Neuroscientists at the University of Utah believe that they've found the exact part of the brain that causes the 'never again' feeling during hangovers brought on by a night of drinking. Anyone who has partied just a little too hard has woken up swearing never to touch alcohol again in between trips to the porcelain throne and drinking Pepto Bismol out of a sippy cup. Scientists at the the University of Utah are proposing the feeling originates in the lateral hebenula, the area of the brain that houses our 'reward-negative' neurons. Reward-negative neurons are activated by stimuli associated with unpleasant events such as putting your hand on a hot stove or evidently- drinking too much.
When our lateral hebenula is stimulated our brain's ability to produce the chemicals responsible for feeling good- like serotonin and dopamine- is inhibited. Which is why we wake up filled with regret after one (or five) too many. The lateral hebenula is also responsible for an avoidance response but not one that is very long lasting and the lateral hebenula doesn't play a part in memory processing which is why we all inevitably go out and drink too much again anyways. Especially if a person has a chronically under-active lateral hebenula.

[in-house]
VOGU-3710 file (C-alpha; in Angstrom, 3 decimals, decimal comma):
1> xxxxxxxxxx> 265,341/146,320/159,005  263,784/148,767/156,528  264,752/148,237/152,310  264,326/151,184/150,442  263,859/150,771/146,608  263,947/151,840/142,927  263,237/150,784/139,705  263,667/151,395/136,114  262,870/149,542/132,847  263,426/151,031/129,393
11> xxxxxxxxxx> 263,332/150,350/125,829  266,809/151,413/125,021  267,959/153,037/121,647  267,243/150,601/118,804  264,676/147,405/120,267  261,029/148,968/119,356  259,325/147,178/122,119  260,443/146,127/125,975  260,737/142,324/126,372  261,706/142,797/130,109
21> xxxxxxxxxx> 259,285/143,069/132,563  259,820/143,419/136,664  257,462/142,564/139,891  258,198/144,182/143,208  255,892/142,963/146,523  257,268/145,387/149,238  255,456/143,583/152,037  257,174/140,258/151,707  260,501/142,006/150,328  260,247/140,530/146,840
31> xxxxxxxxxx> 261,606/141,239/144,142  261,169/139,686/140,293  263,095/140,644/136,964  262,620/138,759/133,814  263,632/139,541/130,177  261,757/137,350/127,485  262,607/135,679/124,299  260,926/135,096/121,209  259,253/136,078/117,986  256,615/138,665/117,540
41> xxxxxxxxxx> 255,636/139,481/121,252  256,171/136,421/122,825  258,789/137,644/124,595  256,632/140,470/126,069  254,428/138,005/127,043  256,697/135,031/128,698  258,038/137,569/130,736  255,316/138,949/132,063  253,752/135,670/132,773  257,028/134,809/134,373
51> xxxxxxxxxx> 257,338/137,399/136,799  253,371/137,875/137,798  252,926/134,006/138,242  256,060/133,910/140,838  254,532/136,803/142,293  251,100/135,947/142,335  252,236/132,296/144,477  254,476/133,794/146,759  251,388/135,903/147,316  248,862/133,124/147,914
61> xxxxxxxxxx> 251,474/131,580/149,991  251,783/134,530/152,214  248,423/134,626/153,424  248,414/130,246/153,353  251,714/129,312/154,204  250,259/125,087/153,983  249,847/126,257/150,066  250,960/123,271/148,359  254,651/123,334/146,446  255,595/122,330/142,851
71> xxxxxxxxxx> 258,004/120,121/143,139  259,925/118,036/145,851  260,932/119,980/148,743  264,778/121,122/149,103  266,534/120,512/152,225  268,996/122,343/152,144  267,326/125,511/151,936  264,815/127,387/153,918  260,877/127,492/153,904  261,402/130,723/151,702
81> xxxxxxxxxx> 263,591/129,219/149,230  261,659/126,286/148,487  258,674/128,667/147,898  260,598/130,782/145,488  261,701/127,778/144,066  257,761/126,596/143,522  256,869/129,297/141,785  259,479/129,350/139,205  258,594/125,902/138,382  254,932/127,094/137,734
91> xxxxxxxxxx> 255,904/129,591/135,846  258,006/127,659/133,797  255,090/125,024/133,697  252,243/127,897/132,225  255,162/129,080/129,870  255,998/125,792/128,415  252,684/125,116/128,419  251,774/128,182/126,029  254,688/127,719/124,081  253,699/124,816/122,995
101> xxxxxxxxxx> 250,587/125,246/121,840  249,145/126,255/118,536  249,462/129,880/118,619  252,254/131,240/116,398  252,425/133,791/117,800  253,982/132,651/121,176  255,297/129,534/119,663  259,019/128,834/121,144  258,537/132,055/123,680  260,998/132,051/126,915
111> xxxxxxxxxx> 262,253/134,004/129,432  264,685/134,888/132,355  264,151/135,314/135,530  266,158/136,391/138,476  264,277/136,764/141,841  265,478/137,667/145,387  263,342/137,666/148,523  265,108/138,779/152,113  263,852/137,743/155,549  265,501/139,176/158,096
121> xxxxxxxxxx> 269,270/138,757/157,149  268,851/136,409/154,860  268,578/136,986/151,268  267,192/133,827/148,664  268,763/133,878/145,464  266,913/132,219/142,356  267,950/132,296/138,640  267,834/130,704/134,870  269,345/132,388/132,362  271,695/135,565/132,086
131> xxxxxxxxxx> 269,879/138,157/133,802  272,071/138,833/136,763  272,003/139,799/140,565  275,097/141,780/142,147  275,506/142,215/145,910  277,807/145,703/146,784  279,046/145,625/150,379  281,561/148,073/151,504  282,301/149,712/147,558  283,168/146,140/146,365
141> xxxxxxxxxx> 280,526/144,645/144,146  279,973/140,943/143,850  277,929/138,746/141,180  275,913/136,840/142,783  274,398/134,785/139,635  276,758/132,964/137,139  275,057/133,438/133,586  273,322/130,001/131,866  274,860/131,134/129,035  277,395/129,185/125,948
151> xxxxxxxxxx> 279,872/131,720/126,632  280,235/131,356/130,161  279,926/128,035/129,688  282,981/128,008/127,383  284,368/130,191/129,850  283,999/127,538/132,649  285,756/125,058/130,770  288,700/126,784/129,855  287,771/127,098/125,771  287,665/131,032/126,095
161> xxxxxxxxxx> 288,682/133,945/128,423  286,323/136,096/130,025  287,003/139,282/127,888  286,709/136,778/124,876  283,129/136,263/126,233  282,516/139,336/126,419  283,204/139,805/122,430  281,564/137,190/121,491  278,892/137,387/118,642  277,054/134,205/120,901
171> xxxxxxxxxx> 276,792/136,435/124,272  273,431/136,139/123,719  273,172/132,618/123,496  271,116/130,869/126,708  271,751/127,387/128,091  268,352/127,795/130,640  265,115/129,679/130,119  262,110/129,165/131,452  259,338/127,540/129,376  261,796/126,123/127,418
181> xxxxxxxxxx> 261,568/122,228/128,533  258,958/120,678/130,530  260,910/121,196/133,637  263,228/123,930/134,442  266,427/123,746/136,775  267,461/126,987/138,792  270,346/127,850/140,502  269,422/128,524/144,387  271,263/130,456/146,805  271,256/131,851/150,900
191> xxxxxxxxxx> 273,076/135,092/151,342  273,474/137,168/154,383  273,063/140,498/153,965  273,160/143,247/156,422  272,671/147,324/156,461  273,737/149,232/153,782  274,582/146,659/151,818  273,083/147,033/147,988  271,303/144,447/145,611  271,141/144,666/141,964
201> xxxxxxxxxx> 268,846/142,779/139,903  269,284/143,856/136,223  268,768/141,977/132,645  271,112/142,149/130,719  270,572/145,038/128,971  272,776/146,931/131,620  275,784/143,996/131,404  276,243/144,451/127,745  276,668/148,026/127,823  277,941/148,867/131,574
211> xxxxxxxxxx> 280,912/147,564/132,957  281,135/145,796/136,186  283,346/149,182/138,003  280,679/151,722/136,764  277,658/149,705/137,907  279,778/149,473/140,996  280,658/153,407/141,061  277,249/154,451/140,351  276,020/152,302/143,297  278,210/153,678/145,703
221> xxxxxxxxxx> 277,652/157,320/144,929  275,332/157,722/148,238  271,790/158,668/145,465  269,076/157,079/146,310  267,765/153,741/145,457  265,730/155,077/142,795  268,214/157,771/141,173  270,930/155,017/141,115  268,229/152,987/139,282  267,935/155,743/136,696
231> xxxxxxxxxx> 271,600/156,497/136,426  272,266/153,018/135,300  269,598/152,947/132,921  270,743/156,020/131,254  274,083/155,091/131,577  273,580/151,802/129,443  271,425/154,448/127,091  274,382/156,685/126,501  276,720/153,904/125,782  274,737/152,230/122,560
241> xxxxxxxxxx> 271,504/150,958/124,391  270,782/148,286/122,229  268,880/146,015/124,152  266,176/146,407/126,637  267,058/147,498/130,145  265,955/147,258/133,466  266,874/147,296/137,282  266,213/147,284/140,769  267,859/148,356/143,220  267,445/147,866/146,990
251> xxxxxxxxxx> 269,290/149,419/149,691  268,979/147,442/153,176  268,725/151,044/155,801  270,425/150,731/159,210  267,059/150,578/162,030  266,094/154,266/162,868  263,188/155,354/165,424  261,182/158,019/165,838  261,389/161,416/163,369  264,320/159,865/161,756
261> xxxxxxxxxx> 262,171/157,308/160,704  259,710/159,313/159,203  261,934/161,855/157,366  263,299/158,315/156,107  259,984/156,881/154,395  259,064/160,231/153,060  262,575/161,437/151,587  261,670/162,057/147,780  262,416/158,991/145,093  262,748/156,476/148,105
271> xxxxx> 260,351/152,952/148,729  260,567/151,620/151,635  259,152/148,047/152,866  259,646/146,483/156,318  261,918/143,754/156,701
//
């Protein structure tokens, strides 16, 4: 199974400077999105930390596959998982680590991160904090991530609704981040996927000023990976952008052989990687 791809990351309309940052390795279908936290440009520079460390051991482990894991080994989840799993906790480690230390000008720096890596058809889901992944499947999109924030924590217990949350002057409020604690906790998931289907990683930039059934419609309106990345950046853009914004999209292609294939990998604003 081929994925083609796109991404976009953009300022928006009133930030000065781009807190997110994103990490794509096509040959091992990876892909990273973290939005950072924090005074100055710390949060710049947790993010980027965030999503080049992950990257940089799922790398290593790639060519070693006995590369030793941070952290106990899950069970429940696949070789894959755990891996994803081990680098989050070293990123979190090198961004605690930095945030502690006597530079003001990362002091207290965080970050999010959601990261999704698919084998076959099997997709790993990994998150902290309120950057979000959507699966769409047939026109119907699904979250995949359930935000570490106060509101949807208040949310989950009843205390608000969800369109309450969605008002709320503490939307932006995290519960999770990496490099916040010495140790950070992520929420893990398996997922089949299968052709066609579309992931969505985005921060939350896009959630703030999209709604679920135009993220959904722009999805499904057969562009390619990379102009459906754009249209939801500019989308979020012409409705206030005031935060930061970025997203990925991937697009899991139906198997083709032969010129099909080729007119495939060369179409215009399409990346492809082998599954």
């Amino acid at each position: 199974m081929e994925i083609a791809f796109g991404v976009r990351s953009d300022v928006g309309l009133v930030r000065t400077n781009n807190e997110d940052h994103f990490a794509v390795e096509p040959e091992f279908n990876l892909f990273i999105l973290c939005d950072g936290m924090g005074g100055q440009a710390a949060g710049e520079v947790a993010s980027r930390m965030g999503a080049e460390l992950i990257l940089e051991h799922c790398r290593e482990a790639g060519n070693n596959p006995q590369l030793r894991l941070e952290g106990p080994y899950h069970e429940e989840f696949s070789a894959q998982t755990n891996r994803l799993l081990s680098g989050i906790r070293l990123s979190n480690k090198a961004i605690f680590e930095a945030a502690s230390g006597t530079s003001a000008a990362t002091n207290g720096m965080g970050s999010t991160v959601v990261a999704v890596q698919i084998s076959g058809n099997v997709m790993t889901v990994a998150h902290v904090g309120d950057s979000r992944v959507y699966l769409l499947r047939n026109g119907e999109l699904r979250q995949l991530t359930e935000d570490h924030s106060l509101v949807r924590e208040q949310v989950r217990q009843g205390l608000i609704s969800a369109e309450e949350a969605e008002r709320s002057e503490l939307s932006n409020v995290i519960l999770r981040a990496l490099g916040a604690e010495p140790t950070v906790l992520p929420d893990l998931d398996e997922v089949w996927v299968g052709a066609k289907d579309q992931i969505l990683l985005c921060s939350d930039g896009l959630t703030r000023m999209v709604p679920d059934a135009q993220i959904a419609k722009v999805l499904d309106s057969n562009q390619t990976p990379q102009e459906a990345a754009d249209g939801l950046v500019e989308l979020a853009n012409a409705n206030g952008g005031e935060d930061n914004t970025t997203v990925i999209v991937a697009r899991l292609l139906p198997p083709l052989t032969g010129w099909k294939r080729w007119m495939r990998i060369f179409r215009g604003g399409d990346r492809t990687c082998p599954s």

While the lateral hebenula is still a relatively mysterious region of the brain as scientists have yet to discover how exactly it works there are currently two prevailing theories. The first being that the region is responsible for regulated the level of discomfort experienced by a person after a bad experience, the second theory is that it controls how well a person learns from a mistake if they do at all.
The scientists who conducted the study that produced these findings are optimistic that the new information will help medical and mental health professionals better understand why people struggle with alcohol dependency and who may be more prone to developing an alcohol dependency based on biological predispositions.